Know your budget ahead of time and add a little more to it than you might expect. I find that business owners don’t always have a good idea of the cost involved in website design and development. Come up with a price you think is reasonable and if most of the designers quote much more than that, this is a sign that you are expecting too much for too little.

I’ve seen a lot of advice out in the Internet marketing industry that you don’t need to spend more than $300-500 on a website.  That old saying that you get what you pay for applies here!

It always shocks me when I see that but I suppose there are some instances where you don’t need a lot of work done and a template can be used, and a turnkey solution would be appropriate but if you are looking to grow your business the people that do $500 websites are just not in a position to help you with that.

You need to be realistic about what the goals of the website are and how to get it done by a reputable professional. If you find that you just don’t have the full amount required at the moment, you may be able to make payment arrangements with your designer and almost certainly can if you work with an agency. Just be aware that agencies are generally going to be on the higher end with their estimates. That’s because they have teams of experts and if your website needs a team of experts then that’s where you should be.

Another option is to work in phases. Start with the bare minimum required and add other features in phases. However, you really need to get guidance from the developers about a plan and timeline for each phase that is realistic or even possible. When working in phases, the phases should be planned upfront to make sure things are being done in the proper order.

Know what you want, communicate it, budget for it and make sure the designer understands what your goals are.

If you have a very small budget, then make sure you share that with the designer so you don’t waste your time getting a quote that is out of your budget. Most of the time, the designer will let you know what he or she can do for that price, or if they can’t touch it. So, don’t be afraid to be honest about your budget! At the same time, be prepared to be flexible if you find the right designer for the job. Ask for a payment arrangement if you need it.

Be prepared to pay a down payment before the work begins.  25-50% is a normal good faith deposit that works to the benefit of both parties.  You should ask at what stages other payments will be expected so you are prepared for that as well.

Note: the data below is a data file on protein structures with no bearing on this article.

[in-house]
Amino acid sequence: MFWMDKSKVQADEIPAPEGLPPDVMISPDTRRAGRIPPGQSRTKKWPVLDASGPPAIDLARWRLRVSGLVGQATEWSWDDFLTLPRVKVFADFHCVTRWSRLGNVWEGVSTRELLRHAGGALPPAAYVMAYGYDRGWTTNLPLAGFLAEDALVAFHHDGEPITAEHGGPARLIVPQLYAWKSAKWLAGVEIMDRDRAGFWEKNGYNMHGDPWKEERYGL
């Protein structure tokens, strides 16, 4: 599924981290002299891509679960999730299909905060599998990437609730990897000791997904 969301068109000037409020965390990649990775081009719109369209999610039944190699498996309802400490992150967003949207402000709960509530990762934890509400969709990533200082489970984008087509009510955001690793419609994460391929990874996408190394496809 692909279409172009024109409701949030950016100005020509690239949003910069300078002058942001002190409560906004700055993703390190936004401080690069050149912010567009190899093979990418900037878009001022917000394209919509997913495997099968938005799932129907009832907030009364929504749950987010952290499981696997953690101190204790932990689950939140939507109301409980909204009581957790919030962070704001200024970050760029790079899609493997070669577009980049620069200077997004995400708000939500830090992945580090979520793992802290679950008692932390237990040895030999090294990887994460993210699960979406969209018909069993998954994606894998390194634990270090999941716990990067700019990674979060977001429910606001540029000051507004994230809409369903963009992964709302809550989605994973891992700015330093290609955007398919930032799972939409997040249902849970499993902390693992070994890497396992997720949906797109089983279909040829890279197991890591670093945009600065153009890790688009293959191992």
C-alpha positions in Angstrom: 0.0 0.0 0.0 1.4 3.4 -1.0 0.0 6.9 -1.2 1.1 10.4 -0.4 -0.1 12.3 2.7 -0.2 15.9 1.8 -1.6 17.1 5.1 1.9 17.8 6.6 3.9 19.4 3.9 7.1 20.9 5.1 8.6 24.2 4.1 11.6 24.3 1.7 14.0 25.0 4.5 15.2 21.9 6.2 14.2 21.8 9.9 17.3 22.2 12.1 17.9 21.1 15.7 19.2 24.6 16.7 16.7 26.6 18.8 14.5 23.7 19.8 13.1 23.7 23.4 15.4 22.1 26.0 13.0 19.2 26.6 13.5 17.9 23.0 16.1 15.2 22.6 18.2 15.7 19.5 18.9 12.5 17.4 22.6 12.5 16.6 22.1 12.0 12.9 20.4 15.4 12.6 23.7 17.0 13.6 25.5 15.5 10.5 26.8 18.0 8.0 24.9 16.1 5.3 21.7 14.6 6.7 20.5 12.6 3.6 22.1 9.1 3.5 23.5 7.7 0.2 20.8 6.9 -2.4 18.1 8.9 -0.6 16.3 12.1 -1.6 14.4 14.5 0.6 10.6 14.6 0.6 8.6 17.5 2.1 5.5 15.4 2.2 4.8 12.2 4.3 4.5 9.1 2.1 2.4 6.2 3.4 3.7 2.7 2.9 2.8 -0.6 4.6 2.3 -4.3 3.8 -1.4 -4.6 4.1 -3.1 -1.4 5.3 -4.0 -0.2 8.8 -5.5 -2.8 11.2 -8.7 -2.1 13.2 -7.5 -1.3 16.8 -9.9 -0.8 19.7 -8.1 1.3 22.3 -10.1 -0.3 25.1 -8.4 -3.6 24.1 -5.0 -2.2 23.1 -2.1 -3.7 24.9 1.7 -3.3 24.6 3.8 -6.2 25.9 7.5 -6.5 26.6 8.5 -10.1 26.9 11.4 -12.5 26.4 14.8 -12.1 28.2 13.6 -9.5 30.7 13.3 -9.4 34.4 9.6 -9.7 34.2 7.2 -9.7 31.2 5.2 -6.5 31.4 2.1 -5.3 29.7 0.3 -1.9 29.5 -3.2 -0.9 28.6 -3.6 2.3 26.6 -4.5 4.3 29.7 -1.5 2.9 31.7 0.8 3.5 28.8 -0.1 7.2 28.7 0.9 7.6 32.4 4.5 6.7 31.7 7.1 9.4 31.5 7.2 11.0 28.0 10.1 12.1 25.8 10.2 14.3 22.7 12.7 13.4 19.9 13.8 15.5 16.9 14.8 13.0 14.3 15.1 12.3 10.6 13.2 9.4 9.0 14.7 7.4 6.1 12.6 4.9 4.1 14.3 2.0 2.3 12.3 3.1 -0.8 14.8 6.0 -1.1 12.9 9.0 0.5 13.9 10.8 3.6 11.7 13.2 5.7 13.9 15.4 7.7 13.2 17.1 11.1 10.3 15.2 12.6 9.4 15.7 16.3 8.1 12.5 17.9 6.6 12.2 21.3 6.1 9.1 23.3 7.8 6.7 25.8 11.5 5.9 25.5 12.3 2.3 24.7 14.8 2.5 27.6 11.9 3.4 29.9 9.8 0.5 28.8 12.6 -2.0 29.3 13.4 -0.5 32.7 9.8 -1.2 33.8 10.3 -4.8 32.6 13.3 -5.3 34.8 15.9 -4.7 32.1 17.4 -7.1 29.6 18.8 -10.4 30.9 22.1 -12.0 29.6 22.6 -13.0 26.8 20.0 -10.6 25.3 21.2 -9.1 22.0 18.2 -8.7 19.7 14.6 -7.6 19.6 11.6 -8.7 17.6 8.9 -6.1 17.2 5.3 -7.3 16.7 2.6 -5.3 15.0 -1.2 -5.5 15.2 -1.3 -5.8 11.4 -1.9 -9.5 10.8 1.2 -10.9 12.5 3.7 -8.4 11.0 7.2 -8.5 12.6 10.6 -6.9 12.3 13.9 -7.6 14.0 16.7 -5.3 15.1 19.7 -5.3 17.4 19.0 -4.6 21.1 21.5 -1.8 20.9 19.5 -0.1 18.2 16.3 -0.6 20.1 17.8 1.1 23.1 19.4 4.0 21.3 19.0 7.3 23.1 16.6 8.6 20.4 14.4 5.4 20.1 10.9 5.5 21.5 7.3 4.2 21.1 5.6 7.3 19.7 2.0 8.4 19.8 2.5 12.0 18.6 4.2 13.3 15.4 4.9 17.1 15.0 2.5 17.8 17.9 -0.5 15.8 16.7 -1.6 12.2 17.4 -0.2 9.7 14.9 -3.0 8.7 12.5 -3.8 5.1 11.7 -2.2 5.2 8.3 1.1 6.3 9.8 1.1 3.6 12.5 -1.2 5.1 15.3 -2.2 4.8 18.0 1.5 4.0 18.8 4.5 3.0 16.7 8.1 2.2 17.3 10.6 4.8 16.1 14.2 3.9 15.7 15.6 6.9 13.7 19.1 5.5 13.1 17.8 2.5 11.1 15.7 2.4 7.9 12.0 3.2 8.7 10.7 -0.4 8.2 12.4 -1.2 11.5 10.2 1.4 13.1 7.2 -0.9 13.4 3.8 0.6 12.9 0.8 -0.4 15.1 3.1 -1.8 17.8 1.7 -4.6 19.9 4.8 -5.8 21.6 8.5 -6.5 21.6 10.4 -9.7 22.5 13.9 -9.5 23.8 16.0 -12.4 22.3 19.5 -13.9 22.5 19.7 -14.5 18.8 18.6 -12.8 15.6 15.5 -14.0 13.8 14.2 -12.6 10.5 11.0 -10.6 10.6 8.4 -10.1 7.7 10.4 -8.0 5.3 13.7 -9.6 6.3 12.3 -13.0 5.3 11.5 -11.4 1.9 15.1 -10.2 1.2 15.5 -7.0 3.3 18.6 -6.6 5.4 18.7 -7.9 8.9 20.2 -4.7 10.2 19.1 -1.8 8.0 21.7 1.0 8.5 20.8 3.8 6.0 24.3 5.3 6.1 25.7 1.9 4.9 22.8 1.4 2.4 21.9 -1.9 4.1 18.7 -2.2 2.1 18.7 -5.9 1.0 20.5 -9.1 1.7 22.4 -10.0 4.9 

8.  Time Frame

Come prepared with a time frame. Most designers have a tight schedule and the good ones have a waiting list so you need to let them know upfront your desired time frame and if it is flexible or not.

Freelance designers/developers and agencies will ALL have different availability and turn around quotes so this isn’t something that will indicate skill set or customer service. It’s just a matter of the work load they have at the time.

If you find a designer that you feel good about and their quote is right but the timing is a little off, my advice is to reconsider if you can be flexible and wait to work with them.  However, get on their waiting list so you secure your spot. Otherwise, you’ll come back later and availability will have changed. This seems like it should go without saying but I see it often… someone wants to do the work but they hesitate and come back a few months later and then my calendar is full so they have to wait even longer.

9.  Management of Completed Website

I referred earlier to the fact that a website is rarely a ‘set it and forget it’ solution. One thing that will need attention after the website is complete is at the very least an annual, or better yet quarterly checkup to keep the site information up to date and ‘healthy’.

If your website turns out to be dynamic or built on a CMS platform, then it will require weekly or at the very least monthly updates to keep the site secure.

Then you have regular content updates. Of course, this depends on what information you have available on your website but if you have an event calendar or other dated information, a blog,  or a membership site for example, this will required regular attention.

You might also have the occasional technical issue that needs to be addressed but those will be things you’ll need professional help with and whenever possible, you’ll be best served by the original designer or developer since they’ll know your website and can diagnose and resolve the issue easier and faster.

Now, do you want to be able to make minor content edits yourself or would you rather have someone else do it for you?

If you want to do it yourself, make sure you make that known and be prepared to go through a training process.

Likewise, if you want the site managed and edited by the designer or someone else, let the designer know during the planning stage.

We offer website care plans to all of our website clients where we take care of these items on a weekly and monthly basis so if you want to see what that looks like you can do that here.

That’s it!

This turned out to be a little longer than I expected but hopefully you’ve gained some helpful insights into the website planning process.

If you have questions or comments, leave them below and I’ll be checking in.